Lesson 1, Topic 1
In Progress

5.1. Adjust claim and update amounts

ryanrori January 23, 2021

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Adjusting Entries

Before financial statements are prepared, additional journal entries, called adjusting entries, are made to ensure that the company’s financial records adhere to the revenue recognition and matching principles. Adjusting entries are necessary because a single transaction may affect revenues or expenses in more than one accounting period and also because all transactions have not necessarily been documented during the period.

Each adjusting entry usually affects one income statement account (a revenue or expense account) and one balance sheet account (an asset or liability account). For example, suppose a company has a R1,000 debit balance in its supplies account at the end of a month, but a count of supplies on hand finds only R300 of them remaining. Since supplies worth R700 have been used up, the supplies account requires a R700 adjustment so assets are not overstated, and the supplies expense account requires a R700 adjustment so expenses are not understated.

Adjustments fall into one of five categories: accrued revenues, accrued expenses, unearned revenues, prepaid expenses, and depreciation.

How are Financial Statements Adjusted for a Business Valuation?

In order to review financial statements for a business valuation, the financial statements must be adjusted to remove items that are unique to the current business or which do not accurately represent the business value on a continuing basis. These adjustments typically include the following:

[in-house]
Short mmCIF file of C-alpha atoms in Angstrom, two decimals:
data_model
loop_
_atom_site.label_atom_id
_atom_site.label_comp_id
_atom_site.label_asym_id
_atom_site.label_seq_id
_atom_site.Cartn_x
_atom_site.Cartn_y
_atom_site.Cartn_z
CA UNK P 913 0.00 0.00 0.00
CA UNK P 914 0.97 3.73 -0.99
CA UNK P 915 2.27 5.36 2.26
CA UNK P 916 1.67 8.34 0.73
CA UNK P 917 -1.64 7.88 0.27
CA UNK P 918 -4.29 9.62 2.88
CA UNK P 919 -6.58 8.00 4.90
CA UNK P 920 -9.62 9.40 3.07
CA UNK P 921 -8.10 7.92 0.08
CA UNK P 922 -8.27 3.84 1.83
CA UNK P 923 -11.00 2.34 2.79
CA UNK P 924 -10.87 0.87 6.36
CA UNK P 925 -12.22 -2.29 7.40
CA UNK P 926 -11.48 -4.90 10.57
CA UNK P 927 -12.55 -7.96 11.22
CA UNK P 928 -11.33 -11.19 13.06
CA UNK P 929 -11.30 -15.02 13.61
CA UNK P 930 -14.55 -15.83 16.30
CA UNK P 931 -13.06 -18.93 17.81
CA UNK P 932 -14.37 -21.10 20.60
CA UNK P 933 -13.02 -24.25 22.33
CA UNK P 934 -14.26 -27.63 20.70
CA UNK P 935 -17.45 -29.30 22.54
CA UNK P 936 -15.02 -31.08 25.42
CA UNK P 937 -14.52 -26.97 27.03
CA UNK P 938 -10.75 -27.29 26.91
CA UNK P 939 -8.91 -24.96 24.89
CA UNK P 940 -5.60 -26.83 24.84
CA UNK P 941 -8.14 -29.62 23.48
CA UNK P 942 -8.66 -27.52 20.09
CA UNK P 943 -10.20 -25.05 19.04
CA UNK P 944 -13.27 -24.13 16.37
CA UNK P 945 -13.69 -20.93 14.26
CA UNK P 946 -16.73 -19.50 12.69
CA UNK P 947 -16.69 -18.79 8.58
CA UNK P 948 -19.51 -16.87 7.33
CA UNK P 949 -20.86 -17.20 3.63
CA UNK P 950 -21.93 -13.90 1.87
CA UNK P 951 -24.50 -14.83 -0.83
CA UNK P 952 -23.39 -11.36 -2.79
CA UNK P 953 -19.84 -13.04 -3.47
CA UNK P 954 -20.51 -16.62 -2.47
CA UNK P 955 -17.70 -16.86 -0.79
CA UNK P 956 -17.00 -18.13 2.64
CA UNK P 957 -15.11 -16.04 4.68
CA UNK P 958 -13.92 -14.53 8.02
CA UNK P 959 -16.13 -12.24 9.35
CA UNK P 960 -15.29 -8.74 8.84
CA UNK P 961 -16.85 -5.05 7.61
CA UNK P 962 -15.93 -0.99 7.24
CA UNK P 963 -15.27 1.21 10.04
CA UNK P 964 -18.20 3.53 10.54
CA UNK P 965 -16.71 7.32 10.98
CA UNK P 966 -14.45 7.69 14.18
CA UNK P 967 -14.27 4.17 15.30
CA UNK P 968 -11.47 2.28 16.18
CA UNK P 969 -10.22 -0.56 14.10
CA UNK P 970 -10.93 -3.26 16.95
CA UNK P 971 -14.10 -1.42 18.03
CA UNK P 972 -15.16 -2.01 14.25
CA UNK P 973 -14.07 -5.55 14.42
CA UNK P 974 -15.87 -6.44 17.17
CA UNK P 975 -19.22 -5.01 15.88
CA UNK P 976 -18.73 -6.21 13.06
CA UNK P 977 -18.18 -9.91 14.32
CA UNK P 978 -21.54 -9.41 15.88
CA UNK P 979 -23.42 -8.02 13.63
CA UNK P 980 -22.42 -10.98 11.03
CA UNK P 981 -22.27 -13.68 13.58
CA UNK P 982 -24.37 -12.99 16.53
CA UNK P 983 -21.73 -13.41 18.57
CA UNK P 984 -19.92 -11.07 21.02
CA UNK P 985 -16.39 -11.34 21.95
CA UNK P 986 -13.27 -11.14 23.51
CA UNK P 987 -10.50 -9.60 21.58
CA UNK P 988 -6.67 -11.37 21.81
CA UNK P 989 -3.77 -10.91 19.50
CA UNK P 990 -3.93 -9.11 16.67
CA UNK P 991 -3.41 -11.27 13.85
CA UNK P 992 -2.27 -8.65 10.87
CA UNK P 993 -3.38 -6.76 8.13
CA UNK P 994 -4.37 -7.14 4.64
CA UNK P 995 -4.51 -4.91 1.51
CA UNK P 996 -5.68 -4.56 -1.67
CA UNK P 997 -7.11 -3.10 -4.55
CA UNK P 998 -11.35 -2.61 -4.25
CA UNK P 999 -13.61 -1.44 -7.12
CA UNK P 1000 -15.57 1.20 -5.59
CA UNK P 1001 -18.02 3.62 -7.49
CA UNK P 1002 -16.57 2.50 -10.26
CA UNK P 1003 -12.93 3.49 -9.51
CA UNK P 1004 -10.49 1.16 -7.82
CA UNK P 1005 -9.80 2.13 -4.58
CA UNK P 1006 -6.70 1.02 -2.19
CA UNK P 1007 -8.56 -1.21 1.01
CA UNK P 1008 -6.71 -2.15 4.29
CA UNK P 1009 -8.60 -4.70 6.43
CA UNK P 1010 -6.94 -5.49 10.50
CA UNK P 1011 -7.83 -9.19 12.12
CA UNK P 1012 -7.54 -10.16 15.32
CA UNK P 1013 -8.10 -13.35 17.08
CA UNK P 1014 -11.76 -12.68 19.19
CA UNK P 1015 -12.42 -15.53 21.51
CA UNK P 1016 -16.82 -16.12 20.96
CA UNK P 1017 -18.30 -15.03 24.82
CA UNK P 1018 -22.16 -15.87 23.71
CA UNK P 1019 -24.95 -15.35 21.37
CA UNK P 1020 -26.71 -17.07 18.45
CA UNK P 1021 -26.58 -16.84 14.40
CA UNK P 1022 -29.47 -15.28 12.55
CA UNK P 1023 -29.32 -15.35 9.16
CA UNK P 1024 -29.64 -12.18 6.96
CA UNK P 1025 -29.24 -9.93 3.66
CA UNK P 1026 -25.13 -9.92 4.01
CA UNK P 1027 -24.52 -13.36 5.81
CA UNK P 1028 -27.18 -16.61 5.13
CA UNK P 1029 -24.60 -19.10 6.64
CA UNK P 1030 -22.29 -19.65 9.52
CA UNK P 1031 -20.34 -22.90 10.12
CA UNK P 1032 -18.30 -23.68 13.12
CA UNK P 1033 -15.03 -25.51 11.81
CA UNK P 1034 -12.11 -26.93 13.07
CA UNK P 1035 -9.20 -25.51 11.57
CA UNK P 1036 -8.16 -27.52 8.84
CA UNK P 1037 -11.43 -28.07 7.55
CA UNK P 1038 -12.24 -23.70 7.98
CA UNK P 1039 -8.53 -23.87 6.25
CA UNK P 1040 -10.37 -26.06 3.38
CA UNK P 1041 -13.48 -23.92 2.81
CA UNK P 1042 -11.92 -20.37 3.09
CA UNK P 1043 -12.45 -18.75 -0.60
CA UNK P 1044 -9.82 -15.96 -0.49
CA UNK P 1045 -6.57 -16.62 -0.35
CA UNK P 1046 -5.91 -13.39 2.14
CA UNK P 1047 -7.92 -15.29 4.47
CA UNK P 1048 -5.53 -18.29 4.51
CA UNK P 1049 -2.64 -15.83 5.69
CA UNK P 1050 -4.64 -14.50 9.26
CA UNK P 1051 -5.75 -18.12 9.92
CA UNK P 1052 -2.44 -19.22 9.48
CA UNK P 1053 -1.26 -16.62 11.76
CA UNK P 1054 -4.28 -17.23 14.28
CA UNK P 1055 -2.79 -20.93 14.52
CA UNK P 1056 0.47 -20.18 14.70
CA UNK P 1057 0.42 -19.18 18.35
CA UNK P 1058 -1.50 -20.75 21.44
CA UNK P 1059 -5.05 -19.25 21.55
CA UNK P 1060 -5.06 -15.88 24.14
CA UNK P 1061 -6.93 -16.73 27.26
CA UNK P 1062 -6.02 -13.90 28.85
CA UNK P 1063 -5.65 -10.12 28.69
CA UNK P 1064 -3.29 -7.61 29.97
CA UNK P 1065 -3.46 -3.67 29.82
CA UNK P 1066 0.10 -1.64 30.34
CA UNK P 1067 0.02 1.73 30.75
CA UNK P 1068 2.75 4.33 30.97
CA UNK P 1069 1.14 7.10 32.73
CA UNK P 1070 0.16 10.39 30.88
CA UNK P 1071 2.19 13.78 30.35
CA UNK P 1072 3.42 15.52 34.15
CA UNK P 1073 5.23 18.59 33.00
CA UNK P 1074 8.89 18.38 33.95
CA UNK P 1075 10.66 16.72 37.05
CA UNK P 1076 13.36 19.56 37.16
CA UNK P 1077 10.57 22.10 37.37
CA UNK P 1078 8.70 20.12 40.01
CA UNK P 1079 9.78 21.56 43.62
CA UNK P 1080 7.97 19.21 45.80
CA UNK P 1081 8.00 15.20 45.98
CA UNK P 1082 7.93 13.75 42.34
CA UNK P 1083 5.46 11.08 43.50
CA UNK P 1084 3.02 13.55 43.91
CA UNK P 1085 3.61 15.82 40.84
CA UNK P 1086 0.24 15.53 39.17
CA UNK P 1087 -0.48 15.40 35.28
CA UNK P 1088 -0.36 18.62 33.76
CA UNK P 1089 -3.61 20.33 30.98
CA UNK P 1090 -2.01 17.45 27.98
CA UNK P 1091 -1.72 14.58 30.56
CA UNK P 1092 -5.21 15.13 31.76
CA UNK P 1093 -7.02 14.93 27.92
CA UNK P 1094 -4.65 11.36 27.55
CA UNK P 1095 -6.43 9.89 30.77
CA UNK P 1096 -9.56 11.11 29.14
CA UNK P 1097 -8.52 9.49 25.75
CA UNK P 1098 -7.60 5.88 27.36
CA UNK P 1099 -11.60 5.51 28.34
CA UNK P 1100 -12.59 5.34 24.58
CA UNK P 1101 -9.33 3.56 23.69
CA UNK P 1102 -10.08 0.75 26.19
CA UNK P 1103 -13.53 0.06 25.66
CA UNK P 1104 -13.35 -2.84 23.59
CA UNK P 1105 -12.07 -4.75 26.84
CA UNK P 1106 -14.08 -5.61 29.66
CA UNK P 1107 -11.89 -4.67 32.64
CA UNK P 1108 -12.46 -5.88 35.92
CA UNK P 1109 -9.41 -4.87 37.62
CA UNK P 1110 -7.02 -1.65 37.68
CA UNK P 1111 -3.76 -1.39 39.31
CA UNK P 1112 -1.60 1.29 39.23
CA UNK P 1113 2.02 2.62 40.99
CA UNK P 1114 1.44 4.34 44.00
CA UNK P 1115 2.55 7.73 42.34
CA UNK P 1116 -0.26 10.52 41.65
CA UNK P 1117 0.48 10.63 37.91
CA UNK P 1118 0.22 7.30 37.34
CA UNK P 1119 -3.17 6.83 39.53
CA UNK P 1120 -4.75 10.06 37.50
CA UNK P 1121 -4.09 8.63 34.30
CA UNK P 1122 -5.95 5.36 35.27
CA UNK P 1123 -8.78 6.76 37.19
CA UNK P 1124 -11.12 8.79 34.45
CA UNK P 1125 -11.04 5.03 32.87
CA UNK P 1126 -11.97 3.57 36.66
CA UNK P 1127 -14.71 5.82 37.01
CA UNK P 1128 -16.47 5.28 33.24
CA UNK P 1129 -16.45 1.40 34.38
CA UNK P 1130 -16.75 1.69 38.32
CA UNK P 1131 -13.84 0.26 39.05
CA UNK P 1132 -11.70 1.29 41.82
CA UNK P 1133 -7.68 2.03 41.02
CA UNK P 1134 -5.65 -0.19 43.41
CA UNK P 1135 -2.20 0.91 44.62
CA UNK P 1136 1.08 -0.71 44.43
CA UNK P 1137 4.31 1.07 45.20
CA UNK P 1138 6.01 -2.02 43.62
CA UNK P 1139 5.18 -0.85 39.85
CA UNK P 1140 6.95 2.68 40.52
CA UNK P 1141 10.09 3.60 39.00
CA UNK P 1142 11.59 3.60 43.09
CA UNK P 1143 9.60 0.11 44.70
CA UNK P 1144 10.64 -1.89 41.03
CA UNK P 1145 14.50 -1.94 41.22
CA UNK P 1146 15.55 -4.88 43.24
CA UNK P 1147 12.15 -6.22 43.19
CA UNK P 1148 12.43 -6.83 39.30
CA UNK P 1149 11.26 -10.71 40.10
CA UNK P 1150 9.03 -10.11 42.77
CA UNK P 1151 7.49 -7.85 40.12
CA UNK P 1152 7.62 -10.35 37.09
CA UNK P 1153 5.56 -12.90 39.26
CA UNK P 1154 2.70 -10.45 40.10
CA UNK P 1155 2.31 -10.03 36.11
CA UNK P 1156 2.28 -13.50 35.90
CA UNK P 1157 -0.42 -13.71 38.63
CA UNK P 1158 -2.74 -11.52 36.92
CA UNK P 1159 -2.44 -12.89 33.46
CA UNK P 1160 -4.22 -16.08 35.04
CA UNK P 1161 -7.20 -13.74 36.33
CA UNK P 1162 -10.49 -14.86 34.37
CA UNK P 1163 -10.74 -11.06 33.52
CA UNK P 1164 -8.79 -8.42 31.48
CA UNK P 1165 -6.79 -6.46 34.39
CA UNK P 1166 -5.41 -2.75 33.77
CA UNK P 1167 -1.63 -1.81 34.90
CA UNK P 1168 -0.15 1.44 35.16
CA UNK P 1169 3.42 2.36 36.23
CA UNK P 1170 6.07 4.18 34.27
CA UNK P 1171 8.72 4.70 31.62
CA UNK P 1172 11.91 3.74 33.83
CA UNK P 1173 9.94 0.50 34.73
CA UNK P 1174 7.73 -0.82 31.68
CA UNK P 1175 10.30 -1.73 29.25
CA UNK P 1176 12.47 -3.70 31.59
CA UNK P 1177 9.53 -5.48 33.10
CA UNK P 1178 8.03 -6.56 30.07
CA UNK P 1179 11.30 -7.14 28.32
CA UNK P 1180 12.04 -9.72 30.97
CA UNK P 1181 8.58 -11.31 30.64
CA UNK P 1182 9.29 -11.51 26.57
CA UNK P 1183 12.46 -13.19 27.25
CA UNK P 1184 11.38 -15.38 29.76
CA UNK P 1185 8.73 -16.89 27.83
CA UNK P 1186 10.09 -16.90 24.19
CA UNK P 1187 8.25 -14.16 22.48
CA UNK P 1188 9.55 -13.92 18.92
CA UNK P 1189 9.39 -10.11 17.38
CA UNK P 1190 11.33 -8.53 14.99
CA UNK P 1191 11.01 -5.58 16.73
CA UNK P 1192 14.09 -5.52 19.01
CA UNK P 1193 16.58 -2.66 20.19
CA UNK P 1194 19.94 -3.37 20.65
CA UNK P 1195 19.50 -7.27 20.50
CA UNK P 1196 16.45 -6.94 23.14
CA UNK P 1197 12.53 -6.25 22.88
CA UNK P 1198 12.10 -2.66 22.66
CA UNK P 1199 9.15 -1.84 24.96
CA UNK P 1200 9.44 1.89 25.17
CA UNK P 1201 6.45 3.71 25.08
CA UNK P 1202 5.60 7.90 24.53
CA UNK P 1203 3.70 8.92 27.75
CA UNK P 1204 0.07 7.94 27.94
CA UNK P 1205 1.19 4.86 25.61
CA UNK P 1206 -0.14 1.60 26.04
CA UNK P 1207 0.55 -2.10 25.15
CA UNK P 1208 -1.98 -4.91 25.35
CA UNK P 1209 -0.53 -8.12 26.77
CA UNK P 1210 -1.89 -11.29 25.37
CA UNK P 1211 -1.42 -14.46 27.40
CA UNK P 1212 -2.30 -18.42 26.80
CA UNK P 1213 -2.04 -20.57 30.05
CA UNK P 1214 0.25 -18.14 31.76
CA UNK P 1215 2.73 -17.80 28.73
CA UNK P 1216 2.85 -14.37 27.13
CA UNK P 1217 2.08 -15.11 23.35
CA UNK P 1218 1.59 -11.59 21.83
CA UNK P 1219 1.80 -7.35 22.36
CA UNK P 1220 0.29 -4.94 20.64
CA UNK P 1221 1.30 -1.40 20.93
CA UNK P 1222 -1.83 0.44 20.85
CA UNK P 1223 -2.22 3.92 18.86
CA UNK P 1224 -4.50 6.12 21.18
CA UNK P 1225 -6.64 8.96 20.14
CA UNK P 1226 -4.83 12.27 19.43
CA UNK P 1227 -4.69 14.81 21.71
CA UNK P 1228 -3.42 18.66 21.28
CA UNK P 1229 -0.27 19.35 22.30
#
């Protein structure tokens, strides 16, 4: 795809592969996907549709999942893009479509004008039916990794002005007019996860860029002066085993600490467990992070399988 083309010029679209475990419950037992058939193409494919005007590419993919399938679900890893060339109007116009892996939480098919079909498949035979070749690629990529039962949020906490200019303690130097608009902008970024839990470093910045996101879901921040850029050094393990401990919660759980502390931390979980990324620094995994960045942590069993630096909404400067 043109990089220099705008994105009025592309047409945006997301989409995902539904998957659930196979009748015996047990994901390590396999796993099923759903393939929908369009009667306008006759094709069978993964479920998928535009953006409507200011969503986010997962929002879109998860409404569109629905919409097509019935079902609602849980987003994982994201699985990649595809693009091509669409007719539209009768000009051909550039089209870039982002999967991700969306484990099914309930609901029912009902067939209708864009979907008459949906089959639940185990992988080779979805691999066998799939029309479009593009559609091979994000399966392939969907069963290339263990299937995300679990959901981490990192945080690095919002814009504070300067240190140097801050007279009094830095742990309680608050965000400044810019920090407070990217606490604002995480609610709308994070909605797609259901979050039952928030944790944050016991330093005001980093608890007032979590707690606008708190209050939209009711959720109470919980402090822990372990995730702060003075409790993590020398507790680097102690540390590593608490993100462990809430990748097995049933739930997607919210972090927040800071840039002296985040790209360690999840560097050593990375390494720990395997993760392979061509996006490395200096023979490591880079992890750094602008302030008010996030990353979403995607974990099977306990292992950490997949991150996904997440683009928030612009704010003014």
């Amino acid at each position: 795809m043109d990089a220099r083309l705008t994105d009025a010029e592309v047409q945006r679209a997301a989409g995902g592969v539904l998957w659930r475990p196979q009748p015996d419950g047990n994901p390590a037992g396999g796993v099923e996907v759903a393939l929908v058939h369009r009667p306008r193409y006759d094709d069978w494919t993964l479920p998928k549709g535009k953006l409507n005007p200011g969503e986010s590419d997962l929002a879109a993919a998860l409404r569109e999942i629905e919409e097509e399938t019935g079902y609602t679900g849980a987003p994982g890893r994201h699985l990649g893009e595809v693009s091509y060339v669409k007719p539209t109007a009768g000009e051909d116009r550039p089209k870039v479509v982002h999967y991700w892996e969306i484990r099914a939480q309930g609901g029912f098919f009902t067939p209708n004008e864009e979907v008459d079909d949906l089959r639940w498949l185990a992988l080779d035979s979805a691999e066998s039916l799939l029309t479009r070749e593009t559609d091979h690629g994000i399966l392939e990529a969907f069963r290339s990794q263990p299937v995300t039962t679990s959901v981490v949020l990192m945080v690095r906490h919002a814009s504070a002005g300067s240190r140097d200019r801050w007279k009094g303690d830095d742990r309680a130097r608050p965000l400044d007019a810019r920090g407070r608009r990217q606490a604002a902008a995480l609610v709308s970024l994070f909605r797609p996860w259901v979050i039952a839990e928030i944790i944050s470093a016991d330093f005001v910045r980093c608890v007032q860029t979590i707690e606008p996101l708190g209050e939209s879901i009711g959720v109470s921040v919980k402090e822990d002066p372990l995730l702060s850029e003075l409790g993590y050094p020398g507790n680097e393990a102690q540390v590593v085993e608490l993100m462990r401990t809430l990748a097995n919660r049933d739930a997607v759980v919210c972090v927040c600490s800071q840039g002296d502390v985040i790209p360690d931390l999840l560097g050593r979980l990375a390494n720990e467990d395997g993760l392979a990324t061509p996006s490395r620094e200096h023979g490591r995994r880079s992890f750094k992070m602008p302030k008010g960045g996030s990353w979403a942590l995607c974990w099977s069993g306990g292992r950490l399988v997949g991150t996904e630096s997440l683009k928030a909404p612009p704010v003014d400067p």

• Assets which are not part of operations are removed from the balance sheet. For example, assets like a corporate jet are not intrinsic to the continuing operations of a business, or these assets may be taken out of the deal by the owner.
  • Excess cash is removed from the balance sheet, if the cash will not be part of the deal. In many cases, the buyer wants the cash and will ask that it be retained. This is a negotiating point.
  • Non-recurring income items and expenses are removed from the Income Statement (P&L). For example, a one-time sale of assets, close down of a location, costs for a lawsuit, and a one-time gain on a sale of a building might be taken out of the Income Statement.
  • Wages, salaries, benefits, and rental income are adjusted for current levels.
  • Owner salaries are often taken out, since these are discretionary and may not be continued by a new owner.

Taking out discretionary, non-recurring, and non-operating items from the balance sheet and income statement make the company’s financial statements much more realistic, for a potential owner to review.